“It’s a game changer,” says Andrei Lupas, an evolutionary biologist at the Max Planck Institute for Developmental Biology in Tübingen, Germany, who assessed the performance of different teams in CASP. AlphaFold has already helped him find the structure of a protein that has vexed his lab for a decade, and he expects it will alter how he works and the questions he tackles. “This will change medicine. It will change research. It will change bioengineering. It will change everything,” Lupas adds.
In some cases, AlphaFold’s structure predictions were indistinguishable from those determined using ‘gold standard’ experimental methods such as X-ray crystallography and, in recent years, cryo-electron microscopy (cryo-EM). AlphaFold might not obviate the need for these laborious and expensive methods — yet — say scientists, but the AI will make it possible to study living things in new ways.
The first iteration of AlphaFold applied the AI method known as deep learning to structural and genetic data to predict the distance between pairs of amino acids in a protein. In a second step that does not invoke AI, AlphaFold uses this information to come up with a ‘consensus’ model of what the protein should look like, says John Jumper at DeepMind, who is leading the project.
The team tried to build on that approach but eventually hit the wall. So, it changed tack, says Jumper, and developed an AI network that incorporated additional information about the physical and geometric constraints that determine how a protein folds. They also set it a more difficult, task: instead of predicting relationships between amino acids, the network predicts the final structure of a target protein sequence. “It’s a more complex system by quite a bit,” Jumper says.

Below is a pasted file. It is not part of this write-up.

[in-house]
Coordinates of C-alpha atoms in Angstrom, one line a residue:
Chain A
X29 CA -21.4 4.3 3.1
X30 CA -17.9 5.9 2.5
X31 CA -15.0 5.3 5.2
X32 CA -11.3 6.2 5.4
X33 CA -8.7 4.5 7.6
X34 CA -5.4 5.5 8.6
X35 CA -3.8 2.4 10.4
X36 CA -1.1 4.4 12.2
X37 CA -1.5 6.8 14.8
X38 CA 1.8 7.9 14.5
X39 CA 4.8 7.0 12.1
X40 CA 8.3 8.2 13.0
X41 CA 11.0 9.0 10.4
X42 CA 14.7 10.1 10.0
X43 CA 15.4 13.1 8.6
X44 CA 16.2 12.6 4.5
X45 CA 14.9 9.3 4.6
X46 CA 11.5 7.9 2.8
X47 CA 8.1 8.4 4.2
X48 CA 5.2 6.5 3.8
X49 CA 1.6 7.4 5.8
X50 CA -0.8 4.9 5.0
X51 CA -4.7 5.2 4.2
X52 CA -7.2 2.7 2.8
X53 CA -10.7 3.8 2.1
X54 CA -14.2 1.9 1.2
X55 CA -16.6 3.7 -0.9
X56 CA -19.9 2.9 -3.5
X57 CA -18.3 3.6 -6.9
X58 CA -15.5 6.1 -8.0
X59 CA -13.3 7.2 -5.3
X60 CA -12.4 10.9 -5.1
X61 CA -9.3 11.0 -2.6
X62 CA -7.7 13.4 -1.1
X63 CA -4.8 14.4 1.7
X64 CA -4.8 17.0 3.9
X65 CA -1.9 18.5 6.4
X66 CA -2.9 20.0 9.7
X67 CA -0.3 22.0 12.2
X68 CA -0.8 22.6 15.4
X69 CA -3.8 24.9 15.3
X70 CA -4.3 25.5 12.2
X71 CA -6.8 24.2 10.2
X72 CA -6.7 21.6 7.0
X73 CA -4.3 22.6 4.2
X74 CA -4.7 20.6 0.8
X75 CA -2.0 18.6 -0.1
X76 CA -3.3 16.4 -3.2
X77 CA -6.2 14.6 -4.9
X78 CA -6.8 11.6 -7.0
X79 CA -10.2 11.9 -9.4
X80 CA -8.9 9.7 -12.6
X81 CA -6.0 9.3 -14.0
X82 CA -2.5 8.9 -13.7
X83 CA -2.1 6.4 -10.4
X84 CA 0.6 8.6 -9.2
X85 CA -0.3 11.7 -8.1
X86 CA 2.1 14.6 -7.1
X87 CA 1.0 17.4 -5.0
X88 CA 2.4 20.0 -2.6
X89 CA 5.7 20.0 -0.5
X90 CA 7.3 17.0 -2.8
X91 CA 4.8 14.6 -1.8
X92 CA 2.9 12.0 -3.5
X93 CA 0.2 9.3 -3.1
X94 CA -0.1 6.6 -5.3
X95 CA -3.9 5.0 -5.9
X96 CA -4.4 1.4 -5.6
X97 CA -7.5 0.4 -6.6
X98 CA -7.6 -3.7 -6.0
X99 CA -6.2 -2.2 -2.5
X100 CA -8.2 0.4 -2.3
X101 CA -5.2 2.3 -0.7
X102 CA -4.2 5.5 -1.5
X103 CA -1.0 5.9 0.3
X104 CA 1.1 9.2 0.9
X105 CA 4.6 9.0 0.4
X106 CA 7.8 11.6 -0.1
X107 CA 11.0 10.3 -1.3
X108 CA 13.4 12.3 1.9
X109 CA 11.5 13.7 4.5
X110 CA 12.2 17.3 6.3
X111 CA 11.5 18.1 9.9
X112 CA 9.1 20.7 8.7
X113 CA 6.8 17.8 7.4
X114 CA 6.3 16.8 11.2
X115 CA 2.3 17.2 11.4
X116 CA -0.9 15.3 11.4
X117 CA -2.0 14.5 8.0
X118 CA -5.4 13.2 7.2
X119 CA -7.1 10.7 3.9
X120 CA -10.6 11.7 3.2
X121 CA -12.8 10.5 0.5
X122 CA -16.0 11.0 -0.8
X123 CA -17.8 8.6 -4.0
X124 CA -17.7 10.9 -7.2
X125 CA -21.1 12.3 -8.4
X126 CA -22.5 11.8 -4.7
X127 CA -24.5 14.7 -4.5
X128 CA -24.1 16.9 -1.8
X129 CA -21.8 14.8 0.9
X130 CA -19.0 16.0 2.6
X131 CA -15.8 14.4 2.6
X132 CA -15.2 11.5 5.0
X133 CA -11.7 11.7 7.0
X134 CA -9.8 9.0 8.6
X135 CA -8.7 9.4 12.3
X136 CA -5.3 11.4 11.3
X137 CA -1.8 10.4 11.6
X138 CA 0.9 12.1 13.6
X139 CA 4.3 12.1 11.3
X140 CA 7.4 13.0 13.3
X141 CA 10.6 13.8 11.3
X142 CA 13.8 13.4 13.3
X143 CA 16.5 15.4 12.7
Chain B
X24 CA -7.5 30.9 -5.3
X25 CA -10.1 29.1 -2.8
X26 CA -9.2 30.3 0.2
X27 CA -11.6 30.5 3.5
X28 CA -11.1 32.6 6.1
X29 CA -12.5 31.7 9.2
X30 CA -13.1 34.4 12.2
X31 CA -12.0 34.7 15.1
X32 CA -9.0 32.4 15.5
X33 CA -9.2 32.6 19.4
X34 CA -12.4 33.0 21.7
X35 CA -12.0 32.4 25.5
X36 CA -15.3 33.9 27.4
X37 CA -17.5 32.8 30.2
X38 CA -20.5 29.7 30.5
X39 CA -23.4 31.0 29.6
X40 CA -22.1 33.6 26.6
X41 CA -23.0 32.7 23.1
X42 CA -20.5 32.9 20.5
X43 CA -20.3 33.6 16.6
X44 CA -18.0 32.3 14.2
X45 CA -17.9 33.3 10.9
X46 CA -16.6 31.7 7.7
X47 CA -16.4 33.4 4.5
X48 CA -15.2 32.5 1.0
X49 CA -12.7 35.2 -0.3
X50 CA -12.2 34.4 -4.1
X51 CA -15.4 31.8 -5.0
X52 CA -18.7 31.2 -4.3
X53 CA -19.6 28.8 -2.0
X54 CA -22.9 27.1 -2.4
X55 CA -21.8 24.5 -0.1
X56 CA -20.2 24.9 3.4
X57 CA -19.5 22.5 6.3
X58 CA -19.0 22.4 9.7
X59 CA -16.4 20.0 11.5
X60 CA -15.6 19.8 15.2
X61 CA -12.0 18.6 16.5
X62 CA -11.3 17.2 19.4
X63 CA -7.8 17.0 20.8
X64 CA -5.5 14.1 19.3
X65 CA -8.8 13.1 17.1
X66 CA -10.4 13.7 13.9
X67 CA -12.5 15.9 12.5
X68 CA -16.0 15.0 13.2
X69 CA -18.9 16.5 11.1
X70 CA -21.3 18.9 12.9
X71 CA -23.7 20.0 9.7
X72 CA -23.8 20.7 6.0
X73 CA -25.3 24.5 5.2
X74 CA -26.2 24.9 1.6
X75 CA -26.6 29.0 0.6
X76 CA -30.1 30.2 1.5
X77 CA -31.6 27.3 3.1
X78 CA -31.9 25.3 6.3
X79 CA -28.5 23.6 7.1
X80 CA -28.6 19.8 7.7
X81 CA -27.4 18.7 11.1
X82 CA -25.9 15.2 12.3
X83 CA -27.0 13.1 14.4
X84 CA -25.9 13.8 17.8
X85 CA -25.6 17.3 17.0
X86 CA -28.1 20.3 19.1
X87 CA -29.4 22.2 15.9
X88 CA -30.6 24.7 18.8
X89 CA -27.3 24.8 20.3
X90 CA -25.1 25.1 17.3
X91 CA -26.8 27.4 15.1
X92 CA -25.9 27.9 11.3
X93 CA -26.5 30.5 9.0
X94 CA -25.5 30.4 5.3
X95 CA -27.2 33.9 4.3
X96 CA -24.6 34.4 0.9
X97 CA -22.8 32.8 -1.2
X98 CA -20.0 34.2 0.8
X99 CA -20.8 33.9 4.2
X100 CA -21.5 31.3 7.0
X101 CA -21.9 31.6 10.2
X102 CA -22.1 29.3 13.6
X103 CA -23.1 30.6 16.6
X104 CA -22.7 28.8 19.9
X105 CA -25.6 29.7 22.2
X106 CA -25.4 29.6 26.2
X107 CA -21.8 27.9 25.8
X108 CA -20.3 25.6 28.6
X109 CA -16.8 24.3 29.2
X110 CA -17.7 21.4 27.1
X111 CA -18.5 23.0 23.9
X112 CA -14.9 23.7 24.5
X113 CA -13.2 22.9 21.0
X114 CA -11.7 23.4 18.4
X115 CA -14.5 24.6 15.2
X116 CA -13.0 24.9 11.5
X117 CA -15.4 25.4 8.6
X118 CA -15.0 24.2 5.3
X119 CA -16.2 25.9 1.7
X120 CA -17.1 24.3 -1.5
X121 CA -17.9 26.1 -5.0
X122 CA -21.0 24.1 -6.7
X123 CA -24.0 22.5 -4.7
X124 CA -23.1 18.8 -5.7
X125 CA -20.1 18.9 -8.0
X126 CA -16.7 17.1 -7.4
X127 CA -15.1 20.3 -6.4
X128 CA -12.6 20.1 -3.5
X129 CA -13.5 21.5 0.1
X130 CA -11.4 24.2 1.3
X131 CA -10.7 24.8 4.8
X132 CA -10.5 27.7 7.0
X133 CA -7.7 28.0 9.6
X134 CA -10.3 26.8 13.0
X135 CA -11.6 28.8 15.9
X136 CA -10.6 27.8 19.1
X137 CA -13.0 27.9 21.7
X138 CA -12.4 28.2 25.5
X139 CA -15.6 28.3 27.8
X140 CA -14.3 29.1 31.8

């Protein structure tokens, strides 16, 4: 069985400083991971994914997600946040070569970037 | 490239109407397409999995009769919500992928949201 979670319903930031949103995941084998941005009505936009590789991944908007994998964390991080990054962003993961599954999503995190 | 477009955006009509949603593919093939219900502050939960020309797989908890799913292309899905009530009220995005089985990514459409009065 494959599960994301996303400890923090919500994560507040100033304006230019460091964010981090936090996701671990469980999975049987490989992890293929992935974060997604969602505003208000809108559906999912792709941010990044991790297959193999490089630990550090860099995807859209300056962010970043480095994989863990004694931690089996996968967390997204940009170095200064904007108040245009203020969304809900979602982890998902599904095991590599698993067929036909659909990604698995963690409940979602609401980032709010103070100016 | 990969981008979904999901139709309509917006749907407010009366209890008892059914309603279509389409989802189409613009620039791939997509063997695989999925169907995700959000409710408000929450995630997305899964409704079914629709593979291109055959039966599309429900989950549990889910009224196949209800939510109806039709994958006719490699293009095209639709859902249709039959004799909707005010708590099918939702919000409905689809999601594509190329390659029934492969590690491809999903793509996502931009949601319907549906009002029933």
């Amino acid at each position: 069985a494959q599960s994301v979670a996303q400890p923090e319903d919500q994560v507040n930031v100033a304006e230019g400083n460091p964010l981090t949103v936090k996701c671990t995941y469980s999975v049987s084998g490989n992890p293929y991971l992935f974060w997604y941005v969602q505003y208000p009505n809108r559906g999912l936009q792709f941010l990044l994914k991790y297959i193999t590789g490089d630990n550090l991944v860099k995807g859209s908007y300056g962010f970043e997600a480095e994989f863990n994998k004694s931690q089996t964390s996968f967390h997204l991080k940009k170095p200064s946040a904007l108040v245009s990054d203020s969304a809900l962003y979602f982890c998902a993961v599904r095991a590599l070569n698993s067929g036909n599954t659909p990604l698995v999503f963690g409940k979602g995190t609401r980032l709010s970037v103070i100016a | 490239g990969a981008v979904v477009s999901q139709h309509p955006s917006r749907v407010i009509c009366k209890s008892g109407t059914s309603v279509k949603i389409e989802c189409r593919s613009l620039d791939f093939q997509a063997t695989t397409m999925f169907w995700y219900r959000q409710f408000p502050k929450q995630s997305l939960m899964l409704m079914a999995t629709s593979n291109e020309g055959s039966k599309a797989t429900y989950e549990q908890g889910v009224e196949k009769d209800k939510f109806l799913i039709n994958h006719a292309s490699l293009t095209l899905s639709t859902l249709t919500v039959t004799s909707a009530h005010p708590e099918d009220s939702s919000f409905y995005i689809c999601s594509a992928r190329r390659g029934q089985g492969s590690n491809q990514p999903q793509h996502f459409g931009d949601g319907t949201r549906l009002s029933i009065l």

The sheer breadth of what we do not yet know about biology is becoming more apparent all the time. That’s the greatest benefit of advances in technology, it makes answers possible where questions were never considered.
It was estimated that artificial intelligence would take decades to solve these kinds of problems. Instead Deep Mind has iterated on its model from two years ago by orders of magnitude. The acceleration in the ability to solve intransigent problems ensures commercial solutions beyond our current imagination will be delivered in decades to come.
The biotechnology and chemicals sectors will be among the greatest beneficiaries of this innovation but the realm of what is possible in every area of materials science has just gotten larger. The most important point is that while this is an exciting achievement it is a step on the route towards much greater understanding of chemical and biological processes.
The Nasdaq Biotech Index continues to have first step above the base characteristics but is currently testing the upper boundary.
Google with Deep Mind-led artificial intelligence and cutting-edge quantum computing arms is well placed to benefit from these trends. Of the mega-cap companies, Google has invested most in open sky R&D. The valuation pays less attention to this fact than the outlook for primary advertising arm. As a result, the share offers a lot of optionality on future innovation.